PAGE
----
Speakers and Presentations


Matt Cohen, University of Texas at Austin
Cohen works in the fields of early American literature, digital archives, and the history of the book. He is affiliate faculty in American Studies and Comparative Literature, and a member of the Native American and Indigenous Studies collective at UT. His essays have appeared in PMLA, American Literary History, The Walt Whitman Quarterly Review, The Chronicle of Higher Education, Mississippi Quarterly, and Book History. He is the editor of a collection of letters by the creator of Tarzan, titled Brother Men: The Correspondence of Edgar Rice Burroughs and Herbert T. Weston (Duke UP, 2005), and the author of a book on early American writing in the context of seventeenth-century English and Native American communications technologies, The Networked Wilderness: Communicating in Early New England (University of Minnesota Press, 2010). He is writing a book on intercultural theory and method in early American studies and, with Jeffrey Glover, editing a collection of essays on media and power in the colonial Americas, Early American Mediascapes (under advance contract from the University of Nebraska Press). Cohen's full profile can be accessed here.

Patricia Galloway, University of Texas at Austin
Galloway worked as a medieval archaeologist in Europe in the 1970s and then became involved with humanities-oriented computing, which she supported in the Computer Unit of Westfield College of the University of London, where her primary interest was text analysis. From 1979 to 2000 she worked at the Mississippi Department of Archives and History (MDAH), where she was a documentary editor, archaeological editor, historian, museum exhibit developer, and electronic records program director, while at the same time creating the MDAH's automation program from scratch as manager of information systems. She is the author of Choctaw Genesis 1500-1700 (1995) and Practicing Ethnohistory(2006). From 1997 to 2000 she directed the NHPRC grant-funded project at MDAH to create an electronic records program for the state of Mississippi.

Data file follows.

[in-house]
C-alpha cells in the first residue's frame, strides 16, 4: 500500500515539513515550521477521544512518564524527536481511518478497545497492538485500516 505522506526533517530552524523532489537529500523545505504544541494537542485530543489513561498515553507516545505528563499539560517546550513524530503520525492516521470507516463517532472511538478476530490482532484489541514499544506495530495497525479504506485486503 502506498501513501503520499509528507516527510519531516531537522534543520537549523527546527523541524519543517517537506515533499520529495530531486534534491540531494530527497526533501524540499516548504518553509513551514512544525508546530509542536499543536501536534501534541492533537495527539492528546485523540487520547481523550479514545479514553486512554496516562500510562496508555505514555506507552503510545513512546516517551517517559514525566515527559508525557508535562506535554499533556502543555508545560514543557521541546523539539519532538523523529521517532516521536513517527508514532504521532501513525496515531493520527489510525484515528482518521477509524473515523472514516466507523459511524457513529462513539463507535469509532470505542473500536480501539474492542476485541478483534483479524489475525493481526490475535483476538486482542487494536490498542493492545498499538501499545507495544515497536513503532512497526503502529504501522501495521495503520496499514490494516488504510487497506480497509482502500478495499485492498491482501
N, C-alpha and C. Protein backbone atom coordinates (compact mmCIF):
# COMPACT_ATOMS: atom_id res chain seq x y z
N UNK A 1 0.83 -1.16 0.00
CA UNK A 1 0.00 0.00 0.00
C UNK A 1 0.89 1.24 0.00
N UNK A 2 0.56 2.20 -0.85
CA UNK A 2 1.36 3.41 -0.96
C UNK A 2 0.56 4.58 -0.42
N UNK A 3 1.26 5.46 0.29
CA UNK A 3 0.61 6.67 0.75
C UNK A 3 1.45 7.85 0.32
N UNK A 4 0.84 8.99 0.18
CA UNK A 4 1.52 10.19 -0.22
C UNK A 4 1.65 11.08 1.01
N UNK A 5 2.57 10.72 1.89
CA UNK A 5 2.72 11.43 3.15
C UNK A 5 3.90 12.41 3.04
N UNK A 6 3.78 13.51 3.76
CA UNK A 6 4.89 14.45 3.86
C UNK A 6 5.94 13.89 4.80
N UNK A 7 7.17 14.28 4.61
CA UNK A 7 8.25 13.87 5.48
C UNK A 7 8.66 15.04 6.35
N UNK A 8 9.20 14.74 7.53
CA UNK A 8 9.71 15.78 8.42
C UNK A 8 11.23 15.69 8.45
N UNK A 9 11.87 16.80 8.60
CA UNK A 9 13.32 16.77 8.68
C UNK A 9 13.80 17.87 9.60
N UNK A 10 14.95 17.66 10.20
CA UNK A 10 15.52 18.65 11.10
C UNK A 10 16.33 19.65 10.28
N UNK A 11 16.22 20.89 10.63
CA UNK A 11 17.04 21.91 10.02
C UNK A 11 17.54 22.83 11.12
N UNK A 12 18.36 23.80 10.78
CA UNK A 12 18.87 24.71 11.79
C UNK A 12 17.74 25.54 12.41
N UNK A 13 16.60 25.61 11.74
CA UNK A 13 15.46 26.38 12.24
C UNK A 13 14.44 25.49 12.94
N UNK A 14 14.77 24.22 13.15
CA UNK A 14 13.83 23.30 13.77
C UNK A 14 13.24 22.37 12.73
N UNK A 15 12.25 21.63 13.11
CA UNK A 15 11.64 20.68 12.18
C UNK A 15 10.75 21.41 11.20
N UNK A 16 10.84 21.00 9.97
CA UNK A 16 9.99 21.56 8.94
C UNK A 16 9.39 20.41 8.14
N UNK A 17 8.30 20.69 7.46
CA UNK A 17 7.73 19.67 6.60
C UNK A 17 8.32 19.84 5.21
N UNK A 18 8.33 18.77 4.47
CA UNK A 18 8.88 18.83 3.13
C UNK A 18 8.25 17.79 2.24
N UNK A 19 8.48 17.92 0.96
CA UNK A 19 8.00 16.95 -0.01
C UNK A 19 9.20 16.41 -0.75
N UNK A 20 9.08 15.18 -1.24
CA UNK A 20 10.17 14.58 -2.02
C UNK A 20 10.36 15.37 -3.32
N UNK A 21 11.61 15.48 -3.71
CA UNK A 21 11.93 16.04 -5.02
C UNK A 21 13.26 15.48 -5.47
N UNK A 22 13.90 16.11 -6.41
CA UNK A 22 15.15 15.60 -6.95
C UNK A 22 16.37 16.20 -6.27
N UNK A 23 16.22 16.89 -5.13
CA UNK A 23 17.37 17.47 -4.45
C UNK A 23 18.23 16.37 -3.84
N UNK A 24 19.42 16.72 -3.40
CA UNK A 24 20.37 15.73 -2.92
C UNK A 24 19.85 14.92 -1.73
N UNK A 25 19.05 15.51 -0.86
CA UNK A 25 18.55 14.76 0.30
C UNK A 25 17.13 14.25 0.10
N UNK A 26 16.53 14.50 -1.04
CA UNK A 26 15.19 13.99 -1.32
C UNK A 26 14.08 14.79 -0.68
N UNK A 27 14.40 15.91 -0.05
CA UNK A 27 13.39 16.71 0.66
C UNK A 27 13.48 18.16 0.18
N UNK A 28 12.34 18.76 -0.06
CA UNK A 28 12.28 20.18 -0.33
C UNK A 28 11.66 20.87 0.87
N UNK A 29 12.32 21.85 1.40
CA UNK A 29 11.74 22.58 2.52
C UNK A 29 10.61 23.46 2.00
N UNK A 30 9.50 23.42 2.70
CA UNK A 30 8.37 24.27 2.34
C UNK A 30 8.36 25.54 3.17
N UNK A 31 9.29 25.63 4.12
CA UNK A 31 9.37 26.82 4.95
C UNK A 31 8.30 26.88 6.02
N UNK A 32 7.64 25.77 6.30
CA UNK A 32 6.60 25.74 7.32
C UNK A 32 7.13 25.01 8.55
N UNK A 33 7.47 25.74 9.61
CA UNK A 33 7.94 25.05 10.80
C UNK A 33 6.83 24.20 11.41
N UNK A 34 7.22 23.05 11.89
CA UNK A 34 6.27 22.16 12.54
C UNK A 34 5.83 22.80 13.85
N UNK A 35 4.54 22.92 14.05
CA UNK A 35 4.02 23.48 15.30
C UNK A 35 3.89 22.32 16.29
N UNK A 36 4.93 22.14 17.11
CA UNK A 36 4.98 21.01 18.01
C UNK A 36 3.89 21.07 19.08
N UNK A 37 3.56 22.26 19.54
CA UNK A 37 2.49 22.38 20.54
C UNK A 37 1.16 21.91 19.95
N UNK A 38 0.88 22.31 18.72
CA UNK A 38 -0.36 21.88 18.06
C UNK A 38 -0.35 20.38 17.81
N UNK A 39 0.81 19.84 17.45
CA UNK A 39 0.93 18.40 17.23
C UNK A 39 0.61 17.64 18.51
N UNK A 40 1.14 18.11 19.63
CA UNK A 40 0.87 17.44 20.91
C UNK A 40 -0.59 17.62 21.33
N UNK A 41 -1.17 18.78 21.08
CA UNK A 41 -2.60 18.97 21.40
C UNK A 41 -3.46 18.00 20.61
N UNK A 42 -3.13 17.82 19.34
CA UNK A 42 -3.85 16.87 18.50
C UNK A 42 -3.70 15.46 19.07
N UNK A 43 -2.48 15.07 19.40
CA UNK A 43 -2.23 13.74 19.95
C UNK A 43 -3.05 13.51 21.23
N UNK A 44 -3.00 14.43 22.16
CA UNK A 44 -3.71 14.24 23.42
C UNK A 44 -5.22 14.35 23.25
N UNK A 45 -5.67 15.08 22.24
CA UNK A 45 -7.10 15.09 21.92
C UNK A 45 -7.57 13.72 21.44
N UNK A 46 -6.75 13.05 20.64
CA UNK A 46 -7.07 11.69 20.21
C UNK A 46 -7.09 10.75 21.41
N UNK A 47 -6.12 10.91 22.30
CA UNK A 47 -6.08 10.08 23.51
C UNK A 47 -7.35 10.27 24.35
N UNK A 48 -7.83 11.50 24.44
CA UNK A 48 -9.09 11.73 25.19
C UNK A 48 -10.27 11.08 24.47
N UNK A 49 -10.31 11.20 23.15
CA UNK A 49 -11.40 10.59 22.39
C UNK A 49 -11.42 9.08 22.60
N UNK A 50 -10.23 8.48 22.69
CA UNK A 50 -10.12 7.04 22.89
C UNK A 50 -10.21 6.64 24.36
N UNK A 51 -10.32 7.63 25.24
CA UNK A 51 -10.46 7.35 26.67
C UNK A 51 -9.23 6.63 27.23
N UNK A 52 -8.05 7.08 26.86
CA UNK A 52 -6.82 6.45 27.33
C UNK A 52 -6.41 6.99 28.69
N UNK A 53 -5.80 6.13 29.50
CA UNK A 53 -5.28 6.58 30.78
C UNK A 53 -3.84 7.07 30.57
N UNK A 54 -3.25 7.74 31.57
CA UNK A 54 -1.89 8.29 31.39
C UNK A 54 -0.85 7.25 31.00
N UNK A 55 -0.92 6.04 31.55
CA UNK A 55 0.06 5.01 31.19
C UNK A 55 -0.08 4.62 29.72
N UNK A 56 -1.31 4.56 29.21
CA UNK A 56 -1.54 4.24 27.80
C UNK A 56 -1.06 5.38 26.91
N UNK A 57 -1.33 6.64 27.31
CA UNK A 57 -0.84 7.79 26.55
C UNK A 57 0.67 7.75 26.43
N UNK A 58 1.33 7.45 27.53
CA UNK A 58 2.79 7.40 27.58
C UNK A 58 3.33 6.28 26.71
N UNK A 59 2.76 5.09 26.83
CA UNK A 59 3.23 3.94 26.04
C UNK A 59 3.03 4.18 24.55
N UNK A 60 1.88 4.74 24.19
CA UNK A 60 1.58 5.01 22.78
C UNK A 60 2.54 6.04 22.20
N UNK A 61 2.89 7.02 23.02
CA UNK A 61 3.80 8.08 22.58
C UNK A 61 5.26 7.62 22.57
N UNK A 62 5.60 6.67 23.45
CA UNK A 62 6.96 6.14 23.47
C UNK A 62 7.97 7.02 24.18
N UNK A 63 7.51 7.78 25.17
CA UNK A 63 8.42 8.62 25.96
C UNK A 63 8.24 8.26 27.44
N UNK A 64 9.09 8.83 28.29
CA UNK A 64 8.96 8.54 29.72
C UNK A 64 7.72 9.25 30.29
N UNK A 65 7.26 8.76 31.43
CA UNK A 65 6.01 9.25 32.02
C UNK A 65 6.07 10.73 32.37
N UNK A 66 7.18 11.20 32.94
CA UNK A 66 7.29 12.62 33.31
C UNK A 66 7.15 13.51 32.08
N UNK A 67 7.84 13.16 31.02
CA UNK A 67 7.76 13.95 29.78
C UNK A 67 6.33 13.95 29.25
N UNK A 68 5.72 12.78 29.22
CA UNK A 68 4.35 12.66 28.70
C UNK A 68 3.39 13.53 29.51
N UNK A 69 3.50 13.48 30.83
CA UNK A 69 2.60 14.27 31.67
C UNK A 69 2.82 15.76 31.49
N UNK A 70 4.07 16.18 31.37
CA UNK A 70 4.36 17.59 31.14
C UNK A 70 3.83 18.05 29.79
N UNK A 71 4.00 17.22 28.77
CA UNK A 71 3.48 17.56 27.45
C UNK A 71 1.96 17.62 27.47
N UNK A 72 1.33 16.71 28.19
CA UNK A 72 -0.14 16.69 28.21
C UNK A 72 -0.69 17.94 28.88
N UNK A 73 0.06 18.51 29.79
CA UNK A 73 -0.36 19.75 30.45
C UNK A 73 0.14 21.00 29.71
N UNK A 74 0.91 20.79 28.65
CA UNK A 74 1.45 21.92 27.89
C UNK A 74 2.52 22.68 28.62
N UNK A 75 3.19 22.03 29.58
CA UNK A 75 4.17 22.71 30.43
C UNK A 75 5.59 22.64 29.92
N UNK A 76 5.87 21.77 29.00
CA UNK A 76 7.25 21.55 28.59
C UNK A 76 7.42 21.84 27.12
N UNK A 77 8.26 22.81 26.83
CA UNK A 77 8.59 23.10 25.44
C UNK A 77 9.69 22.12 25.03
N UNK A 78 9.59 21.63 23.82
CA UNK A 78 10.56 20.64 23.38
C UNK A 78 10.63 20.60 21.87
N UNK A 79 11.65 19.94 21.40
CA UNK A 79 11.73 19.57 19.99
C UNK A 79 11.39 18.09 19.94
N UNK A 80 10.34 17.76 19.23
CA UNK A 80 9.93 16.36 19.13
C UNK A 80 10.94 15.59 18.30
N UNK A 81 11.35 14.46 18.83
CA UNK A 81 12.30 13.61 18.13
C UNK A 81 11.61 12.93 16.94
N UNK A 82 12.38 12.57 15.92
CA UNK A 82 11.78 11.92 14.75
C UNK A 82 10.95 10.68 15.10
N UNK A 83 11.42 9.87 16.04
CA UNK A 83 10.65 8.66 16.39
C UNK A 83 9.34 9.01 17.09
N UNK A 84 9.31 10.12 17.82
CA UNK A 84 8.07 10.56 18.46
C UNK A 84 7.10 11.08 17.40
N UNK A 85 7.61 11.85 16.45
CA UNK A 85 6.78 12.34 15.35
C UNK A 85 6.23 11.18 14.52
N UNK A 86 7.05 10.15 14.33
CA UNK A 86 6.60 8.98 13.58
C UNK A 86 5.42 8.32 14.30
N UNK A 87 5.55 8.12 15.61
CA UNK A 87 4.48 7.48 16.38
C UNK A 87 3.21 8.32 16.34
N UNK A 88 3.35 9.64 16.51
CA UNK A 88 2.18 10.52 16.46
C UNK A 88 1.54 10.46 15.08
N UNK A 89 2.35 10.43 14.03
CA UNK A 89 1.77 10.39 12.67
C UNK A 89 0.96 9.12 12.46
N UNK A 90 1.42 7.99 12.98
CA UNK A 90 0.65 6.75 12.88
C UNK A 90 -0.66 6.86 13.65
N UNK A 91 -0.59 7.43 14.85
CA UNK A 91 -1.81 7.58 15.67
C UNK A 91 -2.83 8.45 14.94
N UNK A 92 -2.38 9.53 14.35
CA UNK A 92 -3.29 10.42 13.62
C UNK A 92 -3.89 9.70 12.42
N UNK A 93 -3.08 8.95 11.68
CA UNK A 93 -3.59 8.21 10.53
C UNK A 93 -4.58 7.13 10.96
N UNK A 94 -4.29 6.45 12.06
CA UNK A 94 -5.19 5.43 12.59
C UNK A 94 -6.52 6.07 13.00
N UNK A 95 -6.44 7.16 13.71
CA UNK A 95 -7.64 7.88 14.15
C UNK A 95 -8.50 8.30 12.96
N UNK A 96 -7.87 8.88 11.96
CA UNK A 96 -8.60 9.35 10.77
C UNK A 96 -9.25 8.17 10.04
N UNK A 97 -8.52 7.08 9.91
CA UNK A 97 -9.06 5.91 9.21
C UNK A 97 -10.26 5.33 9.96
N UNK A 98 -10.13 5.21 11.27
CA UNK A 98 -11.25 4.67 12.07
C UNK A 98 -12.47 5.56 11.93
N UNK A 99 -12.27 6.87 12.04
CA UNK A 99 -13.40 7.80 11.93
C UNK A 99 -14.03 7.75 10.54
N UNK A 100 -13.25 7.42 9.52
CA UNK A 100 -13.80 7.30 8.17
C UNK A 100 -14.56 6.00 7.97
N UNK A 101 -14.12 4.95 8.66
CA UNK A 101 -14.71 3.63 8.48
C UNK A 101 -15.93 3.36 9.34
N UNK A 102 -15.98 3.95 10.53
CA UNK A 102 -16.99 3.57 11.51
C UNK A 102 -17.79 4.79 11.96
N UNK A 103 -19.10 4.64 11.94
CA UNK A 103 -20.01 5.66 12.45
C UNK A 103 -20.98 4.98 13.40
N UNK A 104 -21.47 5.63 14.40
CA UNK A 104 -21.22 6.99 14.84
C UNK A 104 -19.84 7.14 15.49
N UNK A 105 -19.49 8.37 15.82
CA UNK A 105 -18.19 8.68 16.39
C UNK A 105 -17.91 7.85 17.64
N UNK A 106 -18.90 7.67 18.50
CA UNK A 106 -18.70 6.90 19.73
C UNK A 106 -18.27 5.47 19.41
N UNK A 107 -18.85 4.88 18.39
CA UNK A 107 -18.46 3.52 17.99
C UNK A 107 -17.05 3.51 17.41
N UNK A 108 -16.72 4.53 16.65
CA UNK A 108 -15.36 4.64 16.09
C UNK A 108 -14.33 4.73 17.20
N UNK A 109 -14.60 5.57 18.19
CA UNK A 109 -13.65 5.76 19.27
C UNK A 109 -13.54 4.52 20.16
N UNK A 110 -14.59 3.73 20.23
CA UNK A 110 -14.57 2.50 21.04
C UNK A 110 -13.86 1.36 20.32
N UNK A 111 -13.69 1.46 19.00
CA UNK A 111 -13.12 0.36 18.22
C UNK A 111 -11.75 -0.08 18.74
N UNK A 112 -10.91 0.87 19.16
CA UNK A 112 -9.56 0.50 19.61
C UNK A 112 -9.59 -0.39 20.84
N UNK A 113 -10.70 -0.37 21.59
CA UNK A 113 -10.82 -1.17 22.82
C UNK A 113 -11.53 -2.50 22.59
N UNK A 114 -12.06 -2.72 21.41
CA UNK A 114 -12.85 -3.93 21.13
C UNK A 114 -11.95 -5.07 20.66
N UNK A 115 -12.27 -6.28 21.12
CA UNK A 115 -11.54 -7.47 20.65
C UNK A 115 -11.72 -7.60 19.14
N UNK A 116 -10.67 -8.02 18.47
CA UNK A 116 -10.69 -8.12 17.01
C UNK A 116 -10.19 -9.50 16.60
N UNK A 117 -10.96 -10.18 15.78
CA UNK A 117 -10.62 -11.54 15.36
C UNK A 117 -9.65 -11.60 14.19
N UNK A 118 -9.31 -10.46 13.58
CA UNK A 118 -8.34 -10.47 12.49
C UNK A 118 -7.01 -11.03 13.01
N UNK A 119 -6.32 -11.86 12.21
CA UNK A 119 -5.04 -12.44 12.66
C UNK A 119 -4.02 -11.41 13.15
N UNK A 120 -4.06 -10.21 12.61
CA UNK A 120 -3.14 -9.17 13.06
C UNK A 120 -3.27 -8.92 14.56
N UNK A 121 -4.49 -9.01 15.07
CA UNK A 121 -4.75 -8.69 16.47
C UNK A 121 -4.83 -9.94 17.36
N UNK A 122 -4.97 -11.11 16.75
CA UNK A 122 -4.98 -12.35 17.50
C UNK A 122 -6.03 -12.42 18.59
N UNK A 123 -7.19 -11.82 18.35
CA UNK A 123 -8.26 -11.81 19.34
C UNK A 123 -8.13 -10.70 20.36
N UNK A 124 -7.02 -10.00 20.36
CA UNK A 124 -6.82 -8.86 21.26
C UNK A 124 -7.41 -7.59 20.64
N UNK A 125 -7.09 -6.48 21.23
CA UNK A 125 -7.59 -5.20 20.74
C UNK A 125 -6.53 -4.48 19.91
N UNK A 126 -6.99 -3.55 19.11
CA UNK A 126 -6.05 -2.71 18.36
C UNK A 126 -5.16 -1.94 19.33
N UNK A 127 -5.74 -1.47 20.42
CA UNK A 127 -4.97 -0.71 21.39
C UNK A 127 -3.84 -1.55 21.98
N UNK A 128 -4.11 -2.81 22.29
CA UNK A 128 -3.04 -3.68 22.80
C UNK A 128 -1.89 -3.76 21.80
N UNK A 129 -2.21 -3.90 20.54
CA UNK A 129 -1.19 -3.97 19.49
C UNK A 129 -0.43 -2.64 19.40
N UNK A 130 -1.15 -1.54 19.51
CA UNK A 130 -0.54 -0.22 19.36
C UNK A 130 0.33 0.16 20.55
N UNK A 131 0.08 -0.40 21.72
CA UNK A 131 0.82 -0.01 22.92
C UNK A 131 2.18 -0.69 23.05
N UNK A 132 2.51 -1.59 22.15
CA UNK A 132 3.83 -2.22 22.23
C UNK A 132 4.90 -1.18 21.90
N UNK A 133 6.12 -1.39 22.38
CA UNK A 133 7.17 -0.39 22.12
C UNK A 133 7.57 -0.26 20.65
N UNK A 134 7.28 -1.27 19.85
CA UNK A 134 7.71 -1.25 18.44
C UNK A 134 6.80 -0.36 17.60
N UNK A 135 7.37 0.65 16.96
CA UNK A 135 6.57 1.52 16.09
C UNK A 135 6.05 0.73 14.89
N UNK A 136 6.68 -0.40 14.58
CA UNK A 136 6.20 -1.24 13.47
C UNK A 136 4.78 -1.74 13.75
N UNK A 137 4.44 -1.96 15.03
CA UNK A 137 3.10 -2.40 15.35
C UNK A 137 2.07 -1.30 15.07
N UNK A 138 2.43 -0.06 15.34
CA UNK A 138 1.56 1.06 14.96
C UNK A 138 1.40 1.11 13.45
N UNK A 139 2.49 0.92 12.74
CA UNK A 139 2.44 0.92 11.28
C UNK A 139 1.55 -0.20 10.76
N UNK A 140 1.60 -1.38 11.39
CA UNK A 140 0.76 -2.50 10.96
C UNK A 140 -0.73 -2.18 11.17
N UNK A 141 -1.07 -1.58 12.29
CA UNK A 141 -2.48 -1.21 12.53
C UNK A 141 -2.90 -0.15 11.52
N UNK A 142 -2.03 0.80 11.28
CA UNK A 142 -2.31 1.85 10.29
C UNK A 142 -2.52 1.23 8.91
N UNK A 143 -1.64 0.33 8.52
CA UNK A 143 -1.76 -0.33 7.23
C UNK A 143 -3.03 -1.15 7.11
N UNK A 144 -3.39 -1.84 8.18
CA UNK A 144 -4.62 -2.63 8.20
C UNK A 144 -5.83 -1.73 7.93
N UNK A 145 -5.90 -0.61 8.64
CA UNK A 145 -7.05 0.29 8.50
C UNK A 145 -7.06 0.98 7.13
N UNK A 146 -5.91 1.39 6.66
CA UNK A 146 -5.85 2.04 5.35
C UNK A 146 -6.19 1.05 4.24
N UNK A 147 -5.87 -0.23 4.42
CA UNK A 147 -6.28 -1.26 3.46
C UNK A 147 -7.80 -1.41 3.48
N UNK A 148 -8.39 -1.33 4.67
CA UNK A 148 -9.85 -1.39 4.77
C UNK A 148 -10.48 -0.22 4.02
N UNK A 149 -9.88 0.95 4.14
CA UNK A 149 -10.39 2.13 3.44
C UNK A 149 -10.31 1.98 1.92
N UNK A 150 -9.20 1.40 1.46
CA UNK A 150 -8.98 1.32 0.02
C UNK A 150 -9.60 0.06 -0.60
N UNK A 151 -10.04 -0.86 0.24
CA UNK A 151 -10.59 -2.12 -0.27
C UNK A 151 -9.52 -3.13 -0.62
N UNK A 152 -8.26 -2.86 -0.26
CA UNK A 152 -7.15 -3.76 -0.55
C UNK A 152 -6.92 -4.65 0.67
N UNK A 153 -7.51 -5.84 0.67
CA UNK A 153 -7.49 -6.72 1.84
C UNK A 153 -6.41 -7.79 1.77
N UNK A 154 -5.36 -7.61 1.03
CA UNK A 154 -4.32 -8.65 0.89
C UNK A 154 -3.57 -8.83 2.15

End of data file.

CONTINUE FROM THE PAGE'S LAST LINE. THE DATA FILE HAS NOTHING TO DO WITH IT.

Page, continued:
Since coming to the School of Information, Galloway has developed a suite of courses designed to prepare students to become what has recently been referred to as "Archival Engineers," capable of managing and maintaining digital cultural objects indefinitely; she also teaches archival appraisal and a course on historical museums. Her research interests to underpin this work include institutionalization of digital repositories and appropriate appraisal practices for digital records. In keeping with her interests as a historian, she is also interested in understanding how archiving and cultural preservation in general fit into their historical and cultural contexts. Galloway's full profile can be accessed here.


Ann Clark, University of Arizona
PREx Panel: Collections and Representations
Presentation: Building digital cultural heritage collections in Arizona

Ann Clark is a Master's Candidate with University of Arizona's School of Information Resources and Library Science, graduating in May 2012. Building Digital Cultural Heritage Collections in Arizona is a research project developed with Dr. Peter Botticelli through a graduate assistantship with University of Arizona's Digital Information Management Program, or DigIn. In August 2011 Ann completed an internship with the United Nations Secretariat's Office of Information and Communication Technology in the Knowledge Management Services Section. Professional interests include government information management, taxonomies, and cataloging.

Sarah Kim, University of Texas at Austin
PREx Panel: Identity and Cultural Values
Presentation: From personal to social: How to build a grassroots approach to preserving personal digital collections

Sarah Kim is a doctoral candidate at the School of Information, the University of Texas at Austin. Her research interests are digital archives, digital preservation, personal information management, and technology and practices in everyday life. She holds M.S. in Information Studies specialized in Archives and Records Management and B.A. in History and Art History.

Hyuk-Jin Lee, Texas Woman’s University
PREx Panel: Constructing Digital Culture